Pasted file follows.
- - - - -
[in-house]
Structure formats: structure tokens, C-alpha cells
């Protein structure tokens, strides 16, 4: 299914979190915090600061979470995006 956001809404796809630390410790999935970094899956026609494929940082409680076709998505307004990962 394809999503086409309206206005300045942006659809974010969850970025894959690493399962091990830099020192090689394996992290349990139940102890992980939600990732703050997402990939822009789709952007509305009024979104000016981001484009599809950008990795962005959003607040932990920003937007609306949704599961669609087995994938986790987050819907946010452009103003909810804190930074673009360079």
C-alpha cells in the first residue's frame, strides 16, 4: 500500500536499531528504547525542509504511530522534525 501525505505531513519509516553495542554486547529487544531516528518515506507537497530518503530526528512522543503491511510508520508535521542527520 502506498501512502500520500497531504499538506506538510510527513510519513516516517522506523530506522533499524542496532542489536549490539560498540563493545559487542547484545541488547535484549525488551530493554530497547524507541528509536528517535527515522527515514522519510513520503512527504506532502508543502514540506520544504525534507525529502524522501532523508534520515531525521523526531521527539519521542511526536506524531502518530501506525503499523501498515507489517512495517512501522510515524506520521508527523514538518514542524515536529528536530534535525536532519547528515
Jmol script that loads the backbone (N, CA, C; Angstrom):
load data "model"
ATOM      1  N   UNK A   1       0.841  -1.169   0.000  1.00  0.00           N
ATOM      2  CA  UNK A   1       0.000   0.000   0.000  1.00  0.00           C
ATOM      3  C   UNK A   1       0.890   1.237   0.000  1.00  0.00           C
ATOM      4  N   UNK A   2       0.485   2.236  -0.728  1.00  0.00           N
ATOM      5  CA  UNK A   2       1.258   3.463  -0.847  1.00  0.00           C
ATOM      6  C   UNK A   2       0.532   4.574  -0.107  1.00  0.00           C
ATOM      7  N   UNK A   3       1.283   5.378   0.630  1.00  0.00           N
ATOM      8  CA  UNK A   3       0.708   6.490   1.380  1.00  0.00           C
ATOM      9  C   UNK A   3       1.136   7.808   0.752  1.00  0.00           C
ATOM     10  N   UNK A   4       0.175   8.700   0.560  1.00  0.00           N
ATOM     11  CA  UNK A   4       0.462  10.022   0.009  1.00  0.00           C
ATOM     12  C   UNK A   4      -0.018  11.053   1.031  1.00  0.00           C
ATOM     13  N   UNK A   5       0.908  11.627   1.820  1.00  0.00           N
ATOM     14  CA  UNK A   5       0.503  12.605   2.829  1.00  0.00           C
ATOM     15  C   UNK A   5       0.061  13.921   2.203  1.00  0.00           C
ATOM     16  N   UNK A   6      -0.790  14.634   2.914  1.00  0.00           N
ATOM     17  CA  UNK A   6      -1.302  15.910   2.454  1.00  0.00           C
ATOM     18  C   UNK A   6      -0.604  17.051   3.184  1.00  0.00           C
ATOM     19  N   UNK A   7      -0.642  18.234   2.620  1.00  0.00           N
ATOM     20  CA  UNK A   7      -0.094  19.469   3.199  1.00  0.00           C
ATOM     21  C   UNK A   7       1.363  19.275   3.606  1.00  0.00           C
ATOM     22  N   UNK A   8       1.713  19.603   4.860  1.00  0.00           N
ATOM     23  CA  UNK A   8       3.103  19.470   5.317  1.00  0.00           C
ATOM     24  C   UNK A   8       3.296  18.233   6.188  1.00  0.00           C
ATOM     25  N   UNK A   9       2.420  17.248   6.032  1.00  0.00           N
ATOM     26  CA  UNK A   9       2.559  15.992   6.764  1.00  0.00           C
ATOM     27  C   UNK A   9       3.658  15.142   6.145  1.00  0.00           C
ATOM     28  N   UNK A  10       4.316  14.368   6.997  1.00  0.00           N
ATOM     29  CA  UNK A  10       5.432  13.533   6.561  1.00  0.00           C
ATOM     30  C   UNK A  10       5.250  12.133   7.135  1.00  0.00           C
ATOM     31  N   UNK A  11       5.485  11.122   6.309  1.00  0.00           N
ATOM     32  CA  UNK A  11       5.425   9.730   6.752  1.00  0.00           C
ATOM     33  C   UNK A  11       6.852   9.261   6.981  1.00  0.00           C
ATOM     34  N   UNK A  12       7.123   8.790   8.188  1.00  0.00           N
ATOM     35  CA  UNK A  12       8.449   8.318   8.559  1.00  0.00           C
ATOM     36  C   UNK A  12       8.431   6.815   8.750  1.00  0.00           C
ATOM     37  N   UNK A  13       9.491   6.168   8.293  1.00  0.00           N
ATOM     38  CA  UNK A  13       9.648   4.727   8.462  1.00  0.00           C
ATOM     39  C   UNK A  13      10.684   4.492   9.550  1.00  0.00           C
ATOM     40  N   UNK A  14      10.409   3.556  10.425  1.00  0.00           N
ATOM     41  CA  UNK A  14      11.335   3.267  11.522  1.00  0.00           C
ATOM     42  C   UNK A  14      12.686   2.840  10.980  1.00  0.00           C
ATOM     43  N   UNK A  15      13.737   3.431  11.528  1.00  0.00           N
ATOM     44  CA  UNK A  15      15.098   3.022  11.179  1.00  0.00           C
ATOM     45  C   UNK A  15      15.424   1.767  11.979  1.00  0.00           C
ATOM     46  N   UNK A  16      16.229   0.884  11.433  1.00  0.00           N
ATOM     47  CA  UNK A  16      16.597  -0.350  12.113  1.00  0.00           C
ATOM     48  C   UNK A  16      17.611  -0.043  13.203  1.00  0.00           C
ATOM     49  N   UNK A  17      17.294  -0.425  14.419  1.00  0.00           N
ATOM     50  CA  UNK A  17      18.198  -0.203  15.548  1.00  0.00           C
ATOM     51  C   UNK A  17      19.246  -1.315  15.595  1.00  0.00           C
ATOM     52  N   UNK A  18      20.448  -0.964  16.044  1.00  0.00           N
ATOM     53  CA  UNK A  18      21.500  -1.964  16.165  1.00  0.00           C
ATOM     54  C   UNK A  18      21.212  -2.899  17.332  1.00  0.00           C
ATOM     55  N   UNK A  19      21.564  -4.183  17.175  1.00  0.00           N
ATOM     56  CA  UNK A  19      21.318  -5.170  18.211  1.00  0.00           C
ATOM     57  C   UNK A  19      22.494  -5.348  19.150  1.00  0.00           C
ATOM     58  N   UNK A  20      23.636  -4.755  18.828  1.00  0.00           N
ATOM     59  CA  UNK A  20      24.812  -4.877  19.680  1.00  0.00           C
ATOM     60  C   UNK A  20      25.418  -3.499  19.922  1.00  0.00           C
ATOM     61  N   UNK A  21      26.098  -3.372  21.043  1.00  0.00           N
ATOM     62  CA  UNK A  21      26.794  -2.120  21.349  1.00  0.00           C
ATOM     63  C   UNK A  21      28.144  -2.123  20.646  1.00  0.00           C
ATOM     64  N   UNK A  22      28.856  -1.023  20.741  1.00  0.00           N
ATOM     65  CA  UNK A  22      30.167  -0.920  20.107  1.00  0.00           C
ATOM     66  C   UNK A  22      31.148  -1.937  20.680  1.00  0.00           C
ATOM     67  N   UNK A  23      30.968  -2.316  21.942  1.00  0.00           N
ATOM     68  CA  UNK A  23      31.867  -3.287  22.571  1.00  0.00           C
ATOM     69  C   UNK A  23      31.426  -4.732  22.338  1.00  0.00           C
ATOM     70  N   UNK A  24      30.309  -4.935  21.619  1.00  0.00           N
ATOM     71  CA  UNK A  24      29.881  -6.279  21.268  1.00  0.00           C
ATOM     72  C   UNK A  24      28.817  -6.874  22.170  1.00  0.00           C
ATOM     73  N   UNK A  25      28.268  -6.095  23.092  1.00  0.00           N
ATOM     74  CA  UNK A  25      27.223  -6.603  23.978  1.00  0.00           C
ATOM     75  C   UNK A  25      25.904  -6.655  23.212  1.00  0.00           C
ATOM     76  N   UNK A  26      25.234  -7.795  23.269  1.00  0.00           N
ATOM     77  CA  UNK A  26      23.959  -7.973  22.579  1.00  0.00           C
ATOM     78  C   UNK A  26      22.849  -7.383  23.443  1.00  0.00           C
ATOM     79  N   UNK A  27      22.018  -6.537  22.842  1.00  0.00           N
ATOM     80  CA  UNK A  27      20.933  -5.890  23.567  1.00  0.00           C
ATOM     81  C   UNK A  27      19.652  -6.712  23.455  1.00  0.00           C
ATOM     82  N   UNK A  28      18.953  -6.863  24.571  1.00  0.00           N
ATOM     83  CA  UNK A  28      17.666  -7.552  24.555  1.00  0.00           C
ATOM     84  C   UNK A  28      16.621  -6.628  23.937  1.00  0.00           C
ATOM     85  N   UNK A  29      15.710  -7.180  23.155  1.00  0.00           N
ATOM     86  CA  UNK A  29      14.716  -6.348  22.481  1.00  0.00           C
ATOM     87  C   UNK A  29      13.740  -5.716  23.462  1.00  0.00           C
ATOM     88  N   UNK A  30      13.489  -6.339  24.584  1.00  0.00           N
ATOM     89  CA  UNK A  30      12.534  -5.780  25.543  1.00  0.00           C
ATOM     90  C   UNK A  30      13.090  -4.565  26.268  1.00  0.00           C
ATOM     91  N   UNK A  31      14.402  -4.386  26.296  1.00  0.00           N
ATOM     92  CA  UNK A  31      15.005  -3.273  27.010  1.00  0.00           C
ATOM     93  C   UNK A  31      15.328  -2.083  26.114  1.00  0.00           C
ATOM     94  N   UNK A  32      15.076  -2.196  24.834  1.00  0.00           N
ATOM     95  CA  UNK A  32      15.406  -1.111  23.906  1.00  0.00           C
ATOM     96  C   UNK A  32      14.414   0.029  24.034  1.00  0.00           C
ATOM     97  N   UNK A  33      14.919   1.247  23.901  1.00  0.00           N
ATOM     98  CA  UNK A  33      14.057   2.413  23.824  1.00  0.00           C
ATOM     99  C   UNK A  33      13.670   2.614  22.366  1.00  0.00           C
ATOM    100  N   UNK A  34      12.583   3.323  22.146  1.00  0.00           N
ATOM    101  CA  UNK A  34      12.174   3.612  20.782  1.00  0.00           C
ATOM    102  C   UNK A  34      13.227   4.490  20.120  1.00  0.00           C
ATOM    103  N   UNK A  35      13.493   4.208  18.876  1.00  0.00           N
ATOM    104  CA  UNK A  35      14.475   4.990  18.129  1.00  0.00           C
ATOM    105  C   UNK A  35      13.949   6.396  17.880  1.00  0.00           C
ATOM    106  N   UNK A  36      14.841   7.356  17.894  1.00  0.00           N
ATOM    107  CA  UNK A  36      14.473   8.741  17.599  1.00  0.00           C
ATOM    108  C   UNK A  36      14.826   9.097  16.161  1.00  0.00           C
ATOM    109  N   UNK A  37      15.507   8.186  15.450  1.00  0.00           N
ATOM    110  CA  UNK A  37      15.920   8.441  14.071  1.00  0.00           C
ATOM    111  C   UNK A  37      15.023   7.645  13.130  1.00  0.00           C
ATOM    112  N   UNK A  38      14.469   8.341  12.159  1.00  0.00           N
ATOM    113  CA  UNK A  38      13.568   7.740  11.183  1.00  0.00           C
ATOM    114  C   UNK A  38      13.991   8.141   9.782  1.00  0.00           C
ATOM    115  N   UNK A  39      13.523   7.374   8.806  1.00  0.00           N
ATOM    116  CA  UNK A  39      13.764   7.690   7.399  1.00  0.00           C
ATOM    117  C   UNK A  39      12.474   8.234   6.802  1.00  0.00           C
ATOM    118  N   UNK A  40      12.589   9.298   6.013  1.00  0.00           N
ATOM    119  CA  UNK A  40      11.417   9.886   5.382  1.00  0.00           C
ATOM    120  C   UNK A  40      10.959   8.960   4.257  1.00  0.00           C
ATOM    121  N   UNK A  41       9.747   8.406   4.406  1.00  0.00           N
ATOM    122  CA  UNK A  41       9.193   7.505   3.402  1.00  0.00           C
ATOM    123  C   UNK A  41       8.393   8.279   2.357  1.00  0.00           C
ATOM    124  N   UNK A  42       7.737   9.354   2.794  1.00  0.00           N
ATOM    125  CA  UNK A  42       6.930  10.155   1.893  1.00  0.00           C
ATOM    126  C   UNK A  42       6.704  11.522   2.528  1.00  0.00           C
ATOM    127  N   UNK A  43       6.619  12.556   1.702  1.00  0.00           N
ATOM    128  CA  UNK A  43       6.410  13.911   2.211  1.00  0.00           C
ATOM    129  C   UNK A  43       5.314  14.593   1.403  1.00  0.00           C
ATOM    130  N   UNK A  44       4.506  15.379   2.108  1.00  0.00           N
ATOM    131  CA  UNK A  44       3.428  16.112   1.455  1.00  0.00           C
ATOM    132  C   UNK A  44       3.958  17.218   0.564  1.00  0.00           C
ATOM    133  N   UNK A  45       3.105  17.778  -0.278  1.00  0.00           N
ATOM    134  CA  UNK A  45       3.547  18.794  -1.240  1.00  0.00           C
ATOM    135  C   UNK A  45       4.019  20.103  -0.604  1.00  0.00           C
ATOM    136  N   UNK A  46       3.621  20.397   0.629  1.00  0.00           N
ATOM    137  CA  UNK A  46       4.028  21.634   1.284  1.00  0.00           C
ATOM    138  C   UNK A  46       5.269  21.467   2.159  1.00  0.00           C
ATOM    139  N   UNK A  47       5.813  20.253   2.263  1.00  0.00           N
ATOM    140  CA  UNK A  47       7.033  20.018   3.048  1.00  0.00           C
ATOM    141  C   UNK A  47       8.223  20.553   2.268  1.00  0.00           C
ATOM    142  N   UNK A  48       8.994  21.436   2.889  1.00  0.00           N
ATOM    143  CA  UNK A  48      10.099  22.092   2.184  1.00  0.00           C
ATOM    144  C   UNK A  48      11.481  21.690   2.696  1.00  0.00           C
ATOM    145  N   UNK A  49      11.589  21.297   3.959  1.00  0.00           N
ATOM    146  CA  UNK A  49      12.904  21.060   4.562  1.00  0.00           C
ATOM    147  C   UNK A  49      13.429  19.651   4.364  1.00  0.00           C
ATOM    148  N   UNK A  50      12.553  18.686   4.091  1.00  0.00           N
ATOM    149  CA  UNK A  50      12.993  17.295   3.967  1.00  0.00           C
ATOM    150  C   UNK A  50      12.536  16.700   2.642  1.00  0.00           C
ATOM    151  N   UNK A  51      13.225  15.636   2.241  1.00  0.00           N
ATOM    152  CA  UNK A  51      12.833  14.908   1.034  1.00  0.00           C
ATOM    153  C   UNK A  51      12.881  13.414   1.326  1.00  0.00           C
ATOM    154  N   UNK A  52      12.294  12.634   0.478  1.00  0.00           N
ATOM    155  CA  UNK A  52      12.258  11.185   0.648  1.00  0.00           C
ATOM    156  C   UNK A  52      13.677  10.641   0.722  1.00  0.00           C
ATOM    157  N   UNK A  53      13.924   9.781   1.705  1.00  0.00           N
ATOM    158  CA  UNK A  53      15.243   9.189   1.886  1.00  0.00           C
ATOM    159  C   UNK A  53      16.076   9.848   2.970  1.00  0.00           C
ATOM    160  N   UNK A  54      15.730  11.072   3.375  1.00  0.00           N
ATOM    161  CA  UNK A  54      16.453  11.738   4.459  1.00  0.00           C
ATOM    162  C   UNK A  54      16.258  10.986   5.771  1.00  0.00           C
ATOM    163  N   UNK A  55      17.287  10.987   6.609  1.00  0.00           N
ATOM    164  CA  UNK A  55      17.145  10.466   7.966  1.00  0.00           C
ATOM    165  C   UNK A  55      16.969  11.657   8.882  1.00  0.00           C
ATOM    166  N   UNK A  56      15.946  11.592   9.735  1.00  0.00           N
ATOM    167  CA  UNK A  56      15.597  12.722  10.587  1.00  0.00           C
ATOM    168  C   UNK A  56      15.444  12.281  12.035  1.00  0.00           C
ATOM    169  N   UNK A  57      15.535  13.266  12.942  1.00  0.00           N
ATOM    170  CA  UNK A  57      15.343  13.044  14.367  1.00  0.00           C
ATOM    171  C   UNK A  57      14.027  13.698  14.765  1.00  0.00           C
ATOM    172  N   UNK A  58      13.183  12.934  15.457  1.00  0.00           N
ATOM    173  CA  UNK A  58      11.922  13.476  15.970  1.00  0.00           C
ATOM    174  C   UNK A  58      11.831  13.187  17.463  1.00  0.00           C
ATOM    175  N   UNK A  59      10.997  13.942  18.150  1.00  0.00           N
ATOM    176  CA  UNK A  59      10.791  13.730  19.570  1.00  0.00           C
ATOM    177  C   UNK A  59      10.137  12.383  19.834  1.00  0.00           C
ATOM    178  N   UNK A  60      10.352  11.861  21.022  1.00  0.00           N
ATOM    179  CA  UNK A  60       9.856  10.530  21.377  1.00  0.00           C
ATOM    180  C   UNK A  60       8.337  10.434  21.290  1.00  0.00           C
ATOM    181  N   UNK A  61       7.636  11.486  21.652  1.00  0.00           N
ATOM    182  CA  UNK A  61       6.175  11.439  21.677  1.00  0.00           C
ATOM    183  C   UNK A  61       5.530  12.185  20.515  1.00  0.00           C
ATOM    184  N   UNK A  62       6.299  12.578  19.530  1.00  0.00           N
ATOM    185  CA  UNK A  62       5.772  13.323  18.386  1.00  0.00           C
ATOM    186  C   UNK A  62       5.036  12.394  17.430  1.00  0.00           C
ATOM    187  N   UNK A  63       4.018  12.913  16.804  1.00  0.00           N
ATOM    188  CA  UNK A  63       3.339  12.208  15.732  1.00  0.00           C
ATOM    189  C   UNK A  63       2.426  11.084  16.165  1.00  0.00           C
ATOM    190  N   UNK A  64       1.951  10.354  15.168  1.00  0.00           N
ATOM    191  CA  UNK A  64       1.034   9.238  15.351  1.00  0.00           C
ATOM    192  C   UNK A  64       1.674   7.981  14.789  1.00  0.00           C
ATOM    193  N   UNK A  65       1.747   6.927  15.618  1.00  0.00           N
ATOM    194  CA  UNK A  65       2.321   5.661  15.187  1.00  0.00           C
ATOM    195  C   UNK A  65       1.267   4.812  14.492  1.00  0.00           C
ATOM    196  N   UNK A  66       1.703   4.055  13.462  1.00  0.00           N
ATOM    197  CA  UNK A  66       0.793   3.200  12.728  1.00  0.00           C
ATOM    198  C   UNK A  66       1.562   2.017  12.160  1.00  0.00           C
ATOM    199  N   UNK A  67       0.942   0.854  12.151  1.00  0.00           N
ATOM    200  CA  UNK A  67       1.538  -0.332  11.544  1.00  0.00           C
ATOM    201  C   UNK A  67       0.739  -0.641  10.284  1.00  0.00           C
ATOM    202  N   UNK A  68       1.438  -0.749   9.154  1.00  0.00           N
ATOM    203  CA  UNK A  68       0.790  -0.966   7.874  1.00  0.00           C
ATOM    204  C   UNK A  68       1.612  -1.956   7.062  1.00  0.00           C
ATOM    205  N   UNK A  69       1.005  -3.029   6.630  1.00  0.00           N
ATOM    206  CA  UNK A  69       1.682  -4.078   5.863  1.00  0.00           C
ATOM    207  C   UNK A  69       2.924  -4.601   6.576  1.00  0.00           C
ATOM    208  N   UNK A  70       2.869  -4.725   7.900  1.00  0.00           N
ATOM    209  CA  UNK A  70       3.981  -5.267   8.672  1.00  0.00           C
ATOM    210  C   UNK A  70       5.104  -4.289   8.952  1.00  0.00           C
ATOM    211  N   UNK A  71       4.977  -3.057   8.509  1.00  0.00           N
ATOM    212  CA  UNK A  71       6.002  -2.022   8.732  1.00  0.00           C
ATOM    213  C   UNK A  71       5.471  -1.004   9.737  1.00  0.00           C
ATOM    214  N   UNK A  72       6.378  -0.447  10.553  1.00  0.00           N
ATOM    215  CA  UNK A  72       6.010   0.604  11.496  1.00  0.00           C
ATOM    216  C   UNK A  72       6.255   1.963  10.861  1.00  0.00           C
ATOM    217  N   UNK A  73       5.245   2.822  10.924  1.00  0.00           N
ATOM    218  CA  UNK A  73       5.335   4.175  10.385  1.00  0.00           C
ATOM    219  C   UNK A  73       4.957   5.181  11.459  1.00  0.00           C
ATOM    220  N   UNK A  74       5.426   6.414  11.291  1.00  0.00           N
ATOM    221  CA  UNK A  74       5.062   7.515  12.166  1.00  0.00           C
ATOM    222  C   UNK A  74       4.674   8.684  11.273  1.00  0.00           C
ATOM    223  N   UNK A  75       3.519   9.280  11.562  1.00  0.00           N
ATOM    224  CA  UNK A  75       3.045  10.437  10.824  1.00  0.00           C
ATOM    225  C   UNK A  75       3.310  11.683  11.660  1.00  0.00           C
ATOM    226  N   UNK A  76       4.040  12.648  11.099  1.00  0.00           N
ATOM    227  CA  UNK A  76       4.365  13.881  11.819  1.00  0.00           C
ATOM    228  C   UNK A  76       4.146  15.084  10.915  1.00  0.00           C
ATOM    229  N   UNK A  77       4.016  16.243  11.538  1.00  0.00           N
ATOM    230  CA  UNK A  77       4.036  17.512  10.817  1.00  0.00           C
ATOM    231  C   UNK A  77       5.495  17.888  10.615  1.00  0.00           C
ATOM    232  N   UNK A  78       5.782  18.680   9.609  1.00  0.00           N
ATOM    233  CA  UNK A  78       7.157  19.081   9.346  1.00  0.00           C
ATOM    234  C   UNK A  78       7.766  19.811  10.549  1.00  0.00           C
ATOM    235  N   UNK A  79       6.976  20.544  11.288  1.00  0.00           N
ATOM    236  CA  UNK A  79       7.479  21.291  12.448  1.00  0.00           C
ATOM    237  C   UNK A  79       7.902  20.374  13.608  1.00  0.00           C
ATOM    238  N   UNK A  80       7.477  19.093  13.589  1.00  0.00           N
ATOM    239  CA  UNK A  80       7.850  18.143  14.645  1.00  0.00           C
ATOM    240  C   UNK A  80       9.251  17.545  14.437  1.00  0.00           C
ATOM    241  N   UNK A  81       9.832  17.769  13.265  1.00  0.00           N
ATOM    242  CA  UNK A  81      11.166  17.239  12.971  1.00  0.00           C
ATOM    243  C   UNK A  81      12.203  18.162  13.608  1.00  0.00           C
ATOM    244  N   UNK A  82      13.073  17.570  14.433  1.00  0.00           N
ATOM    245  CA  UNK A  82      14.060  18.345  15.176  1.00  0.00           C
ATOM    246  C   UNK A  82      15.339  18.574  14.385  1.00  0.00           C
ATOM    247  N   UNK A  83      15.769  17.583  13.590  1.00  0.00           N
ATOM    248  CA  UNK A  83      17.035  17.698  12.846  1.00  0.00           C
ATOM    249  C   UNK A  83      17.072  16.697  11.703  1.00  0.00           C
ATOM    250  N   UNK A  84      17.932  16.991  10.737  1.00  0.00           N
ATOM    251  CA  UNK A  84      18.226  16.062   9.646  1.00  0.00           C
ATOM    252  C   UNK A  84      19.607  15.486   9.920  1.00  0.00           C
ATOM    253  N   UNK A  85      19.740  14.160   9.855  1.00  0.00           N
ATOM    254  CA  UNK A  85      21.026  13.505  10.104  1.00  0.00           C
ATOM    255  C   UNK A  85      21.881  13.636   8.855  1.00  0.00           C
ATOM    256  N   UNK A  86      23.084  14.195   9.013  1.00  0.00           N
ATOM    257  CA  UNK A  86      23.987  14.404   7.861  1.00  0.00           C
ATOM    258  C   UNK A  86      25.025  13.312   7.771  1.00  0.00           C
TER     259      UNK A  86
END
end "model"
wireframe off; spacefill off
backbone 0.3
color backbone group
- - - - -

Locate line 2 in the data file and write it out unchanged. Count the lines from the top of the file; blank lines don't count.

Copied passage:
Structure formats: structure tokens, C-alpha cells